This week, the final Beetle was once again produced, 21 years after it returned from the great scrapyard in the sky. The last models off the line are going to VW’s ever-expanding heritage collection, presumably to sit alongside the previous final Beetle.

Goodbye again, then Volkswagen Beetle. It’s been an interesting ride, for sure…

The Volkswagen Beetle is dead (again)

Volkswagen Beetle ends production

Volkswagen has officially ended production of the Beetle in Mexico – again. The original Type 1 Beetle survived there until 2003 and now the third-generation car (successor to the ‘New Beetle’) is no more.

Production of the third-gen Beetle was short compared with the Type 1, which was made (on and off) for more than five decades. Indeed, its roots go back to designs first conceived in the 1920s.

In all, more than 21 million Type 1 Beetles were built.

Volkswagen Beetle ends production

The outgoing car, meanwhile, ends production just eight years after its 2011 debut. Half a million have been made in that time.

The Volkswagen de Mexico production line will now gear up for a small, sub-Tiguan SUV. 

Volkswagen Beetle ends production

“It’s impossible to imagine where Volkswagen would be without the Beetle,” said Scott Keogh, president of Volkswagen Group of America.

“From its first import in 1949 to today’s retro-inspired design, it has showcased our company’s ability to fit round pegs into square holes of the automotive industry. While its time has come, the role it has played in the evolution of our brand will be forever cherished.”

Volkswagen Beetle ends production

The second-generation New Beetle was a bit more of a success. The Mexican plant built 1.2 million examples of that car between 1998 and 2010.

It was something of a pioneer at the time, introducing the idea of a modernised retro design. It also came with a flower vase on the dashboard.

Volkswagen Beetle ends production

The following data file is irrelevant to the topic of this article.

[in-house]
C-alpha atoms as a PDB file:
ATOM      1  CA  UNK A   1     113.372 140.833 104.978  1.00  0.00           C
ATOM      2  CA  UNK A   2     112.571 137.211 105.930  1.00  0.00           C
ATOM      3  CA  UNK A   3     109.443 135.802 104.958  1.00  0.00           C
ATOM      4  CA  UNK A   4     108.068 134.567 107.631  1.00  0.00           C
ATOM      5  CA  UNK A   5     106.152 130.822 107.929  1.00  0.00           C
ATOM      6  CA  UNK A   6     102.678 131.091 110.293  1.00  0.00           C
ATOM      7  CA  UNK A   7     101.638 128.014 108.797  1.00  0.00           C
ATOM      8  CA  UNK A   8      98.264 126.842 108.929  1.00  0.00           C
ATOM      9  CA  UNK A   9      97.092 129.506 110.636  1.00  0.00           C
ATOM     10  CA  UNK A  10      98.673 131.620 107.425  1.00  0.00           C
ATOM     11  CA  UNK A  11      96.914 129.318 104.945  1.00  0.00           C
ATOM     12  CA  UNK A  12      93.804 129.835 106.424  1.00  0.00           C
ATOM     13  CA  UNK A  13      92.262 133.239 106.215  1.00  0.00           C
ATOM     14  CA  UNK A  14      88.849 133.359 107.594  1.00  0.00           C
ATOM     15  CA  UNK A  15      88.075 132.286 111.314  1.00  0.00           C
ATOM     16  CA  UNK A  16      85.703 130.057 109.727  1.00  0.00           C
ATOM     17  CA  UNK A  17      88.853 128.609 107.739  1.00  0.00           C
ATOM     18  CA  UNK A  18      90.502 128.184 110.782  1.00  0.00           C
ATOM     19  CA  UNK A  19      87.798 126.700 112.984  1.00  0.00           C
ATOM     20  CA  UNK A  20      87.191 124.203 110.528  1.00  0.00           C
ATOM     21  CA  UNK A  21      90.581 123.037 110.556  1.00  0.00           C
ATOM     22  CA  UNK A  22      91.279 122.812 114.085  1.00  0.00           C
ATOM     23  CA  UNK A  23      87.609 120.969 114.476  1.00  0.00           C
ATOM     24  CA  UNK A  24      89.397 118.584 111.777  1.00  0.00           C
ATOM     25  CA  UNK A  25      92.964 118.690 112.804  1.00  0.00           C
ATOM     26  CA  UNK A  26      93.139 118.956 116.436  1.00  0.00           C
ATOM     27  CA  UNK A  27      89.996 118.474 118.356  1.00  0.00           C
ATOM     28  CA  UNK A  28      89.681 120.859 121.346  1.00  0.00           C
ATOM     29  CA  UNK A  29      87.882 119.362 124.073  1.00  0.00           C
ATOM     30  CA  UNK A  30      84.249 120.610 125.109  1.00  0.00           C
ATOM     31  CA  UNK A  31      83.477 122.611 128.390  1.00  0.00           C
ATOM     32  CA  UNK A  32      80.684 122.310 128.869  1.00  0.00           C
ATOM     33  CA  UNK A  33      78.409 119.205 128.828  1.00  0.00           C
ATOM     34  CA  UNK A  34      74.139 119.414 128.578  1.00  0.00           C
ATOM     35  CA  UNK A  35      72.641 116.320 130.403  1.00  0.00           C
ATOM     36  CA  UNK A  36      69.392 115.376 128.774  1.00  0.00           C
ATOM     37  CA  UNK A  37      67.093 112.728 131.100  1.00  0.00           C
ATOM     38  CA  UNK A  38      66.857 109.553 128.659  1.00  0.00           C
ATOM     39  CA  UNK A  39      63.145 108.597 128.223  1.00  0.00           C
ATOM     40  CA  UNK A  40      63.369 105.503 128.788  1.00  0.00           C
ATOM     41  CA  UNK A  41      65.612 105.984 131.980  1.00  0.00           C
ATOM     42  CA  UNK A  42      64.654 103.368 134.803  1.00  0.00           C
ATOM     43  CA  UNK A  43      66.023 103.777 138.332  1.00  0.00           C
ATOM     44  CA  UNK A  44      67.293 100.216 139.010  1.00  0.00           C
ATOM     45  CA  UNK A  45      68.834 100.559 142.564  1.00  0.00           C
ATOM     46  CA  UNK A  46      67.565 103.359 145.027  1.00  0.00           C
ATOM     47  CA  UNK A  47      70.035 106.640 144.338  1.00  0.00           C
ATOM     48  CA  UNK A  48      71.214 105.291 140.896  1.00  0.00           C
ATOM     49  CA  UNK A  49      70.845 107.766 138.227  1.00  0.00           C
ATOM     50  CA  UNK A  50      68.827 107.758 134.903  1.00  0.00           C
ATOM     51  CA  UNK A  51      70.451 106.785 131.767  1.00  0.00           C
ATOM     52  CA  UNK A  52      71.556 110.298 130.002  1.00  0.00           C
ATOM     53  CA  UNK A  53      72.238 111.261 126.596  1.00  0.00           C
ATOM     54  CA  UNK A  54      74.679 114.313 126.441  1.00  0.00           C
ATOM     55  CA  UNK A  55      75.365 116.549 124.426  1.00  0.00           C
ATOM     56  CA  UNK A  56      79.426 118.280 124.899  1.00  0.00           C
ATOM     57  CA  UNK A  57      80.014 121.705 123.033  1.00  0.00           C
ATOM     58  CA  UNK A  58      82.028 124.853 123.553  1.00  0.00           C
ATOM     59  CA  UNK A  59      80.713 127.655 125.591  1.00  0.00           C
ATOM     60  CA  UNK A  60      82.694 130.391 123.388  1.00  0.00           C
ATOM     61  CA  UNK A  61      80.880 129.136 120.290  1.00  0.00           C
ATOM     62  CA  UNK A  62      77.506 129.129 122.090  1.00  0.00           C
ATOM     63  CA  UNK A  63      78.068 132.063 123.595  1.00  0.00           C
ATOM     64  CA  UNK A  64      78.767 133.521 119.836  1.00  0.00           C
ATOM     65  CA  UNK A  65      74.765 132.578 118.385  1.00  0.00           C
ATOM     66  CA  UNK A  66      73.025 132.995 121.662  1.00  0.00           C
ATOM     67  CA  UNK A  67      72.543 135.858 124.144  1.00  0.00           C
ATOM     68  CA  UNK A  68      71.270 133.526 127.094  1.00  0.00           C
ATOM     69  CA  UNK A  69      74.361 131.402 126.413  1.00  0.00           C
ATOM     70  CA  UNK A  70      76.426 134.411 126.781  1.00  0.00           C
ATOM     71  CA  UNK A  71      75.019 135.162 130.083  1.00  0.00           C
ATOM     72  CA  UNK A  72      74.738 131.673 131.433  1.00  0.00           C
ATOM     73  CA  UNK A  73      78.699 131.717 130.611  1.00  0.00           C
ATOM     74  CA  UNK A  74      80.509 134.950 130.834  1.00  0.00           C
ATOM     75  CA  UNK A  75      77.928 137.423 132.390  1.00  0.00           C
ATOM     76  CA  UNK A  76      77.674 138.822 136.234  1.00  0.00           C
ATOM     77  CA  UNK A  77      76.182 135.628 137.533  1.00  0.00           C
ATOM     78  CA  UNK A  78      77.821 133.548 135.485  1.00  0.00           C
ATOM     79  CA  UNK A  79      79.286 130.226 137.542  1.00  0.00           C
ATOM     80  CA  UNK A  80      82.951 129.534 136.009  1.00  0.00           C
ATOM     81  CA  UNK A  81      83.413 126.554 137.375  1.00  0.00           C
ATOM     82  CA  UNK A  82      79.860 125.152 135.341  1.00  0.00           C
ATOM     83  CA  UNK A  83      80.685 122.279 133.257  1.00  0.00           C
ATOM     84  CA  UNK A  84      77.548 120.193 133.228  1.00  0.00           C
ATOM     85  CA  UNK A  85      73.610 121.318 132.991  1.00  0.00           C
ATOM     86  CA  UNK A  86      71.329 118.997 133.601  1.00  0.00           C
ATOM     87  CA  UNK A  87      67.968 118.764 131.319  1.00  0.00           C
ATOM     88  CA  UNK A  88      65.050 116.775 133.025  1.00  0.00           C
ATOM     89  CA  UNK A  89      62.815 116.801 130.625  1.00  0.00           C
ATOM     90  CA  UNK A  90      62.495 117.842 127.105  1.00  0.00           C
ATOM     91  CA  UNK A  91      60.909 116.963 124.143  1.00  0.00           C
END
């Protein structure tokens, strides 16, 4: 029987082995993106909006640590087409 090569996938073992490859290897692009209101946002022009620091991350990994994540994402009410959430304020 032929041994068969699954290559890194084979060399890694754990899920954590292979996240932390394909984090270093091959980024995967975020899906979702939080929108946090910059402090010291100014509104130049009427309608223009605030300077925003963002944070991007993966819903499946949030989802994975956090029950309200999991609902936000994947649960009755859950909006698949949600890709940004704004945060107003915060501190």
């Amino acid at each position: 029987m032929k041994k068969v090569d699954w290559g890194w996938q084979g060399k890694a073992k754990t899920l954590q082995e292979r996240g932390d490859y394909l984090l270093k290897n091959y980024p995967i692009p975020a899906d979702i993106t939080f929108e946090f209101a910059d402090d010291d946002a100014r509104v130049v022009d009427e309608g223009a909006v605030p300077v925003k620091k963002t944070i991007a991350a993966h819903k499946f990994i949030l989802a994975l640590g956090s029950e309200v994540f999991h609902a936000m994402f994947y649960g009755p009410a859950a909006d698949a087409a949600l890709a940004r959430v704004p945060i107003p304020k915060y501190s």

The Beetle has been around for near-on 75 years. And if you count the KdF-Wagens of the Nazi era, that’s over 85 years.

Regardless of what we think of the Beetle, a couple of things are certain: it was the original people’s car, and it will be remembered.

ABT turns Audi RS3 into a 470hp Porsche-chaser

ABT Audi RS3

German tuning house ABT has turned its wizardry to Audi’s warbling RS3. The result is a 470hp five-cylinder hot hatch that can nip at the rears of a new Porsche 911.

Contrast to the original S3, which debuted 20 years ago with a heady 210hp, the current RS3 near-on doubles the original fast Audi hatch’s muscle, with 400hp. Now ABT is taking it to near-supercar power levels with a performance upgrade to 470hp.

ABT Audi RS3

The ABT Power S performance package adds a new intercooler and ABT’s high-tech Engine Control unit. Along with the power upgrade, torque is up from an already mighty 346lb-ft, to near-on 400lb-ft.

The standard Audi RS3 gets to 62mph in close to four seconds flat, so this ABT version should be even more potent. Top speed is up from the limited 155mph to 177mph.

ABT Audi RS3

Although the sleeper factor is fun, if you want people to know that your RS3 is packing a bit more muscle, there is a selection of visual upgrades available.

New wheels, which can lop up to 32kg of unsprung mass out of the car, ABT badging, vents and a quad-tipped stainless steel exhaust system are available.